Heart-Lung Machine is a collaborative composition between Canadian composer Eldad Tsabary and Israeli performer/improviser Yifat Cohen, in which Tsabary processed and reorganized improvised material provided by Cohen. The specific reorganizational technique used in the piece was the creation of rhythmic strata through multi-layered gating of individual sound sources, in which each gate was configured to open at different amplitude and in response to different parts of the spectrum of another (inaudible) sound source. Auditory streaming occurs as a result of developing rhythmic patterns in each gate, individual envelope settings, spatial positioning, and sometimes signal processing. This gating setup was created in Pro Tools.

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Sound of Ebb: Elevator

Name: Scant Intone
Location: Vancouver, Canada
Link: /

Title: Elevator
Description: This piece is taken from an album titled Swift Current, released earlier this year. This body of work is directly related to Saskatchewan, where I was born and raised. The name Swift Current is taken from the Cree word for the province, which means “swift flowing river”. It is a province which has endured many hardships due to economic turmoil, most memorably throughout the 1930s when most crops failed due to by drought, hail and grasshoppers. My aim was to explore through sound the feelings of some of these ghost towns and the modern ruins which dot the landscape. This piece in particular was one such meditation on the many grain elevators which have been abandoned. They stand as deteriorating monuments of times past. Their disuse has increased steadily over the past few decades, as there are approximately 200 elevators in operation today, down from 3000 in the 1950s.

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Personal text: Recession story

Tiffany, post-graduate student, Canada

In these times, things of significance have not changed for me personally. I’m still concerned with carving out a satisfying career that supports a meaningful lifestyle, however, it has become more difficult to achieve this personal goal when even getting a first job, paying graduate tuition fees and finding an unpaid internship is more challenging. Recruitment for unpaid volunteer work has been as rigourous as getting a permanent full-time job with benefits – the latter of which seems rarer these days and based more on personal connections and being the “right fit” rather than actual credentials.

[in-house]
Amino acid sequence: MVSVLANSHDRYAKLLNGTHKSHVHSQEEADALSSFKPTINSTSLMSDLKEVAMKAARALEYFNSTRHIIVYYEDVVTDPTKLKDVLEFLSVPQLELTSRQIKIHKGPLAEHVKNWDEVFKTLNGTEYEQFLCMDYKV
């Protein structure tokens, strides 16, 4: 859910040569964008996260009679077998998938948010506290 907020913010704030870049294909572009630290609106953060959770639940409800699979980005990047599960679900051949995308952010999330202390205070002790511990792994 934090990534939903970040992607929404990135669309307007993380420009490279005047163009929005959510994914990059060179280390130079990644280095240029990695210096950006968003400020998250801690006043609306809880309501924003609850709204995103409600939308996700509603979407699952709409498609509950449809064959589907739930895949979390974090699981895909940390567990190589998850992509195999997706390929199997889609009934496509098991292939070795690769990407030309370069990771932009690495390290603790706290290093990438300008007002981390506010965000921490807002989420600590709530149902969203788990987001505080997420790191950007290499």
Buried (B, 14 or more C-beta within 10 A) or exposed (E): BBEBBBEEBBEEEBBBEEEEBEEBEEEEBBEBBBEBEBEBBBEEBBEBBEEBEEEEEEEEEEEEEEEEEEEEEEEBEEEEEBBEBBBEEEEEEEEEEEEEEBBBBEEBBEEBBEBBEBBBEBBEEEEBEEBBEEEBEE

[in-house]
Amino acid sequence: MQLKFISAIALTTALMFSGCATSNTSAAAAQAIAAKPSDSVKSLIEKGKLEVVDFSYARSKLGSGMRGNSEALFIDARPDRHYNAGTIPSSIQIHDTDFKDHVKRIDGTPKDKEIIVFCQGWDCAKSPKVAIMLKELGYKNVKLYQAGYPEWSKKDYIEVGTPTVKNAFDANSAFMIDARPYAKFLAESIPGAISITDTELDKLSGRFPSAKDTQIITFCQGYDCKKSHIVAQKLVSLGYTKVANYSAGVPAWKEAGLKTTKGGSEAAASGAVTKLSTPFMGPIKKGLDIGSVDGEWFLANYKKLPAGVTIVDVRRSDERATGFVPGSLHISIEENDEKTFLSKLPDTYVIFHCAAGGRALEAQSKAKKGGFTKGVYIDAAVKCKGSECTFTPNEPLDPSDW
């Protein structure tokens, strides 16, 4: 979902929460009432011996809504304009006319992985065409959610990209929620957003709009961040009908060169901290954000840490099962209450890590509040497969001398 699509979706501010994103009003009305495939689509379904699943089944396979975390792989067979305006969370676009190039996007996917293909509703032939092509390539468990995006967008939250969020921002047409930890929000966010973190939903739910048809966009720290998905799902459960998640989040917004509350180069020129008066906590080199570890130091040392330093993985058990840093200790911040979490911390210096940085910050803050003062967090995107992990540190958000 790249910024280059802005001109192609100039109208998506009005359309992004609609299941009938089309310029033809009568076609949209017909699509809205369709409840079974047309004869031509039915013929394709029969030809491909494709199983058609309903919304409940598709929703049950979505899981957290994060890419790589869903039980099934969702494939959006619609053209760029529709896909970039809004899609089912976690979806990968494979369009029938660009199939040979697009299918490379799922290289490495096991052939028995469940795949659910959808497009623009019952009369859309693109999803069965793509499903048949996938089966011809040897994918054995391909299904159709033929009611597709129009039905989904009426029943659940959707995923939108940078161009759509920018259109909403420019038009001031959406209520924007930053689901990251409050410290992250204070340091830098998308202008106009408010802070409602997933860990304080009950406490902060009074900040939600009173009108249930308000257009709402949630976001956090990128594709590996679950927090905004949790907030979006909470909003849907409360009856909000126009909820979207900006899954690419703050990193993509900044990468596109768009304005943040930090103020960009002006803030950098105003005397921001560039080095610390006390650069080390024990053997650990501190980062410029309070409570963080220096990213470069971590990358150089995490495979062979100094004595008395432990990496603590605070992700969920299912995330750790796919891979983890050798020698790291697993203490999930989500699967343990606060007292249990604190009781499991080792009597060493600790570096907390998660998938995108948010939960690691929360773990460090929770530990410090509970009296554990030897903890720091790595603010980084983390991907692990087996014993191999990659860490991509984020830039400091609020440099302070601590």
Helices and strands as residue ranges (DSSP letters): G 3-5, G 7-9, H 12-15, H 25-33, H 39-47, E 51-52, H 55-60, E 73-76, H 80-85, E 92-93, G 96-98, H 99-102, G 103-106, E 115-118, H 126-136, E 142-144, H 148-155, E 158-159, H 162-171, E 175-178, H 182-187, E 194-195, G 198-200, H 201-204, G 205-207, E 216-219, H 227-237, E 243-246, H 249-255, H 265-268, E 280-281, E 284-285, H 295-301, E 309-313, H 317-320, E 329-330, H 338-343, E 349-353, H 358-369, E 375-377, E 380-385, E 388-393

The recession has affected my work and practice by keeping me more practical in general and less willing to take risks with new projects or courses unless they are absolutely necessary for building my future resume and/or job fit.

My daily life has been very much affected by the recession because I have to be more conservative with money. I am less willing to travel for pleasure or go out for dinner or even to see a movie. When I do go out, I feel guilty because I have looming student debt that could take longer and longer to pay off when I graduate.

I’ve remarked upon a change in myself because I am less willing to be adventurous – to do things just because I feel like it and because it is psychically rewarding. Now, I’m just about day-to-day living and trying to seek balance and shelter from a cruel and harsh outside world where work is a dehumanizing experience.

The kinds of changes that are needed is a leash put on the absolute and cheap, quantity vs. quality lifestyle of consumerism that pervades this capitalistic North America. It’s this type of bad spending habits that has put us in this recession, but sadly, I don’t see people truly learning to favour quality over quantity and who simply enjoy cheap, fast, quick, consumption for the sake of it.

I envision the future as a more conservative one. I’ve been a lot about generations and the next “Generation Z” will be more cautious, careful, conformist and less likely to rock the boat because they are growing up in the age of Post-911, global economic crisis, environmental issues etc. They perhaps will be more exposed to globalization and be able to open-mindedly travel the world much like younger members of “Generation Y” are doing right now.

“Generation Y,” however, is faced with a larger task of pulling out their Baby Boomer parents from a world of unchecked idealism that has put us in this state of affairs. As a generation that I belong to (well, about the tail end of Generation X and the beginning to Generation Y), we are a generation of “good kids” that excelled in school and worked hard with the expectation of getting solid full-time jobs and working linearly towards some kind of material goal

This is goal no longer exists. And Generation Y, given its enormous size, educational ability and characteristic optimism will have to muster up courage, independently, and without its characteristic dependence on their Baby Boomer parents to revolutionize the workplace to be more civic-minded.